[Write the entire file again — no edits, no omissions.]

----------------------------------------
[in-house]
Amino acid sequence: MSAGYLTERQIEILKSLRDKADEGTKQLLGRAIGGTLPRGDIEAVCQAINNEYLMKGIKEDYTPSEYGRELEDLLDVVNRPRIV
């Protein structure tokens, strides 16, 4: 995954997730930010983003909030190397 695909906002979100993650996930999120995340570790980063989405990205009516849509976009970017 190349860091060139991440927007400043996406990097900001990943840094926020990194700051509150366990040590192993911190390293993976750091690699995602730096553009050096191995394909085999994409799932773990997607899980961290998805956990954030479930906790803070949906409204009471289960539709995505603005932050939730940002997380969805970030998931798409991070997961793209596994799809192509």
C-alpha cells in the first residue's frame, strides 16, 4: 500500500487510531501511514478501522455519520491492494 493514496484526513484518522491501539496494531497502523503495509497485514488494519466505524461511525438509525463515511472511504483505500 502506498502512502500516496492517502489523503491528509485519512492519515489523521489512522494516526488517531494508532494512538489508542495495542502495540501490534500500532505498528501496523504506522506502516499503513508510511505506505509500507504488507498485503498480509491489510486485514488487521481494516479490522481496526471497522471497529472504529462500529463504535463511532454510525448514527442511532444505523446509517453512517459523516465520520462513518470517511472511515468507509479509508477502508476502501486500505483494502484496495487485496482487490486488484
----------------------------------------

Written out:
[in-house]
Amino acid sequence: MSAGYLTERQIEILKSLRDKADEGTKQLLGRAIGGTLPRGDIEAVCQAINNEYLMKGIKEDYTPSEYGRELEDLLDVVNRPRIV
């Protein structure tokens, strides 16, 4: 995954997730930010983003909030190397 695909906002979100993650996930999120995340570790980063989405990205009516849509976009970017 190349860091060139991440927007400043996406990097900001990943840094926020990194700051509150366990040590192993911190390293993976750091690699995602730096553009050096191995394909085999994409799932773990997607899980961290998805956990954030479930906790803070949906409204009471289960539709995505603005932050939730940002997380969805970030998931798409991070997961793209596994799809192509």
C-alpha cells in the first residue's frame, strides 16, 4: 500500500487510531501511514478501522455519520491492494 493514496484526513484518522491501539496494531497502523503495509497485514488494519466505524461511525438509525463515511472511504483505500 502506498502512502500516496492517502489523503491528509485519512492519515489523521489512522494516526488517531494508532494512538489508542495495542502495540501490534500500532505498528501496523504506522506502516499503513508510511505506505509500507504488507498485503498480509491489510486485514488487521481494516479490522481496526471497522471497529472504529462500529463504535463511532454510525448514527442511532444505523446509517453512517459523516465520520462513518470517511472511515468507509479509508477502508476502501486500505483494502484496495487485496482487490486488484